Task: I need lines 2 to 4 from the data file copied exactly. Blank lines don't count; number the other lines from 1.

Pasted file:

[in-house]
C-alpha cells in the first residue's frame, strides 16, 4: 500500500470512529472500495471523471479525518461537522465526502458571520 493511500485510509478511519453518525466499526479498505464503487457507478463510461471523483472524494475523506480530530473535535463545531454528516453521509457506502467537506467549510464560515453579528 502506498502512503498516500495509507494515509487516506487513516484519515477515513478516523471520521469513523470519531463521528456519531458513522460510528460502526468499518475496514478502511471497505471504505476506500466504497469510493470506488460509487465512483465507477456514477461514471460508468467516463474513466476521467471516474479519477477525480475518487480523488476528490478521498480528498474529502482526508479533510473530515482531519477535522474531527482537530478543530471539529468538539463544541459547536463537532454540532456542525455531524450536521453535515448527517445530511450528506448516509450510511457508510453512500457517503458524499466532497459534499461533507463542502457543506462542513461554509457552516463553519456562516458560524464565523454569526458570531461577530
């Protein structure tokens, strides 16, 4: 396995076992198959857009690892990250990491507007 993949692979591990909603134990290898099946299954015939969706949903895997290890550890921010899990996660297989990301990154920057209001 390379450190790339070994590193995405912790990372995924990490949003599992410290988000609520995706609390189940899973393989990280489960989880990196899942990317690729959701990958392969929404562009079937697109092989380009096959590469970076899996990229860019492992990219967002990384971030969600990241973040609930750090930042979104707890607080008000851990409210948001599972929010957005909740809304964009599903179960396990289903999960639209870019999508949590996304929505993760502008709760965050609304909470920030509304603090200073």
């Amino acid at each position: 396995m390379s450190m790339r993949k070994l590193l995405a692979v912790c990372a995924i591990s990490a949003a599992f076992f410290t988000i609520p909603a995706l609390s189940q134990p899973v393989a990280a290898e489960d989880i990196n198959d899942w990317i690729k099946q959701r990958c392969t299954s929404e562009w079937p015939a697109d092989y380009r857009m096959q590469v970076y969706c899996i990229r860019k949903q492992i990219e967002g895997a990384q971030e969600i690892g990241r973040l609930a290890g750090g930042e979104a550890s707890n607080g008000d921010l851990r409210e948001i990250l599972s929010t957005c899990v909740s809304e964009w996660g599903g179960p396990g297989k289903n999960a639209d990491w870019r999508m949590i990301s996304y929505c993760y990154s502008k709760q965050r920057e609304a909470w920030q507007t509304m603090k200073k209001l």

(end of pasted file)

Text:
C-alpha cells in the first residue's frame, strides 16, 4: 500500500470512529472500495471523471479525518461537522465526502458571520 493511500485510509478511519453518525466499526479498505464503487457507478463510461471523483472524494475523506480530530473535535463545531454528516453521509457506502467537506467549510464560515453579528 502506498502512503498516500495509507494515509487516506487513516484519515477515513478516523471520521469513523470519531463521528456519531458513522460510528460502526468499518475496514478502511471497505471504505476506500466504497469510493470506488460509487465512483465507477456514477461514471460508468467516463474513466476521467471516474479519477477525480475518487480523488476528490478521498480528498474529502482526508479533510473530515482531519477535522474531527482537530478543530471539529468538539463544541459547536463537532454540532456542525455531524450536521453535515448527517445530511450528506448516509450510511457508510453512500457517503458524499466532497459534499461533507463542502457543506462542513461554509457552516463553519456562516458560524464565523454569526458570531461577530
């Protein structure tokens, strides 16, 4: 396995076992198959857009690892990250990491507007 993949692979591990909603134990290898099946299954015939969706949903895997290890550890921010899990996660297989990301990154920057209001 390379450190790339070994590193995405912790990372995924990490949003599992410290988000609520995706609390189940899973393989990280489960989880990196899942990317690729959701990958392969929404562009079937697109092989380009096959590469970076899996990229860019492992990219967002990384971030969600990241973040609930750090930042979104707890607080008000851990409210948001599972929010957005909740809304964009599903179960396990289903999960639209870019999508949590996304929505993760502008709760965050609304909470920030509304603090200073």
């Amino acid at each position: 396995m390379s450190m790339r993949k070994l590193l995405a692979v912790c990372a995924i591990s990490a949003a599992f076992f410290t988000i609520p909603a995706l609390s189940q134990p899973v393989a990280a290898e489960d989880i990196n198959d899942w990317i690729k099946q959701r990958c392969t299954s929404e562009w079937p015939a697109d092989y380009r857009m096959q590469v970076y969706c899996i990229r860019k949903q492992i990219e967002g895997a990384q971030e969600i690892g990241r973040l609930a290890g750090g930042e979104a550890s707890n607080g008000d921010l851990r409210e948001i990250l599972s929010t957005c899990v909740s809304e964009w996660g599903g179960p396990g297989k289903n999960a639209d990491w870019r999508m949590i990301s996304y929505c993760y990154s502008k709760q965050r920057e609304a909470w920030q507007t509304m603090k200073k209001l």